Doctor:  [smugly, just after explaining how he determined where the mysterious phone calls to President Nixon were originating from] ...And Doctor Song, you've got that face on again.
River Song:  [bemused] What face?
Doctor:  The 'He's-hot-when-he's-clever' face.
River Song:  This is my normal face!
Doctor:  [even more smugly]: Yes it is.
River Song:  Oh, shut up.
Doctor:  [smiling] Not a chance.

Also from the Impossible Astronaut:
Doctor:  Shout if you get into trouble.
River Song:  Don't worry. I'm quite the screamer. Now there's a spoiler for you.

My hero in RENEGADE, book 3 in the Survival Race series, is a scientist and thinker who doesn’t like fighting or gladiators. The heroine is, of course, a gladiator. It didn’t dawn on me until I was writing it that Griffin and Katana reminded me of the Doctor and River Song…well minus the time traveling and the living for hundreds of years…and oh, a lot of other stuff.

Griffin and Katana are opposites who turn out to have a lot more in common than they would have thought upon first meeting. They learn a lot about each other and themselves while forced to team up and work together to win the Survival Race—a gladiator blood sport where the last man alive wins. The following is a scene in which Katana tries to train a reluctant Griffin. Winning the Survival Race is the only way he will earn a spaceship to escape the planet. 

Katana returned to the couch to find Griff snoring. A swift kick to his legs jerked him awake.  

“Ow. What was that for?” 

“There’s no time for sleeping. You have to train.” 

“I can’t train while sleep deprived.” 

Could Griffin be any more clueless about the survival race? “Sleep deprivation is part of the training. A survival race can last weeks. You need to learn how to function on little sleep and lots of adrenaline.”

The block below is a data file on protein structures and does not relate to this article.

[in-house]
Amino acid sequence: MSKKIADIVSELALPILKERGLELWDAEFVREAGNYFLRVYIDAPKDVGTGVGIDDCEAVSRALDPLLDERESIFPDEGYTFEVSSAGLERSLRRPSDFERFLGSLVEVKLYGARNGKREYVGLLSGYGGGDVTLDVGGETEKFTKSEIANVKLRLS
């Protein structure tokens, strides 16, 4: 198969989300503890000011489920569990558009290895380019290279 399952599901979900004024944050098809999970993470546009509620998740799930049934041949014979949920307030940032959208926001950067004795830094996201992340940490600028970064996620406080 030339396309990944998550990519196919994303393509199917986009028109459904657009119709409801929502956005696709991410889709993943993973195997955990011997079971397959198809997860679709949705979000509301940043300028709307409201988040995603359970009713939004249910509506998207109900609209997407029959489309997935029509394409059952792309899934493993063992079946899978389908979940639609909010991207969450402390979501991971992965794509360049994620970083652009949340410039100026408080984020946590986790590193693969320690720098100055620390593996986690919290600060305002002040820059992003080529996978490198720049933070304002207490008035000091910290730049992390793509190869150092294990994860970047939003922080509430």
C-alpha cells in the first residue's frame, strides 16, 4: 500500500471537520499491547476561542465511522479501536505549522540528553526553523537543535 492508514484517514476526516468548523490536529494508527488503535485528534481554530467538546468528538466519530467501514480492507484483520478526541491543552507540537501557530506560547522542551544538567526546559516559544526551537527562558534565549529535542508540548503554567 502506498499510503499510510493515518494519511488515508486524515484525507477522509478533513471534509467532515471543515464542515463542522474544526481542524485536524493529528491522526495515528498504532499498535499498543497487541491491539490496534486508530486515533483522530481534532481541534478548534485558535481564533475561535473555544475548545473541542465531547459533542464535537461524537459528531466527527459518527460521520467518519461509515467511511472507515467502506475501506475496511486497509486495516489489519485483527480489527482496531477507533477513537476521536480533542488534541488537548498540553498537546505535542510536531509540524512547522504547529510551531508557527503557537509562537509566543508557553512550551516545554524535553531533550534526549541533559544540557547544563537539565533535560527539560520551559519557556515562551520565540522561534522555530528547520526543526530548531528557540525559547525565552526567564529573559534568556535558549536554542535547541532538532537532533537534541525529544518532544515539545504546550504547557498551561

“You realize I almost died yesterday, right? I’m still healing.” 

She refrained from smacking her forehead. “Good. Then you’ll have a sense of what it’s like to hurt for the duration of the race.” 

“You’re not going to give up on this, are you?” 

“If you don’t want to be killed at the starting line, you need to train.” 

He groaned before getting off the couch. “Okay, fine. But if we’re going to train all night, let me put on a pot of coffee.” 

Was he serious? There were no luxuries like coffee in a survival race. She blocked his way. “No coffee.”

“Yes. Coffee. Excuse—”  

She punched him in the gut, and he doubled over, gasping for breath.  

Many gladiators had dismissed her over the years, but she’d be damned if she’d tolerate it from a man who’d never put on a thermal suit. She was the voice of experience in this partnership, and he needed a crash course in the survival race. 

“What the hell?”  

“You want coffee? Fight your way through me.” 

“You’re crazy.” He went around the other side of the sofa.  

She vaulted over the couch back and punched rock, solid abs. He’d tightened them in anticipation of the blow. Good. He learned fast. There wasn’t time to reteach these lessons. “You haven’t seen crazy. Now, hit me.”  


“What do you mean, no?” 

“I don’t want to hit you.” 

“Then kick me.” 

“This is ridiculous. If you want to train, then we should start from the beginning. How about the rules?” 

She grabbed his throat and an arm and swept his leg, throwing him to the ground hard. She simulated stomping on his head. “Rule number one: fight to the death. Rule number two: make sure it’s the other guy’s.”

RENEGADE is a stand-alone science fiction romance novel that is a part of a series in which each book’s couple finds their happily ever after. If you like...

  • Enemies to lovers stories
  • Strong female warriors
  • Genetically engineered gladiators
  • Couples forced to team-up
  • Action adventure romance
  • Fish out of water stories
  • Exciting scifi romances with a fresh twist
..then buy your copy at these major retailers and start reading today!

Stay safe out there!

K.M. Fawcett
Romance with a Rebel Heart

Friday, May 7, 2021

It should have had a romance arc


Grand Admiral Thrawn is one of my favourite Star Wars characters. Timothy Zahn created him in the 1990's to fill the hole left when the last of the original Star Wars movie trilogy, Return of the Jedi, faded from the screen. The three books – Heir to the Empire, Dark Force Rising and The Last Command – follow on from one to the next, as Thrawn's Imperial forces advance on Republic planets.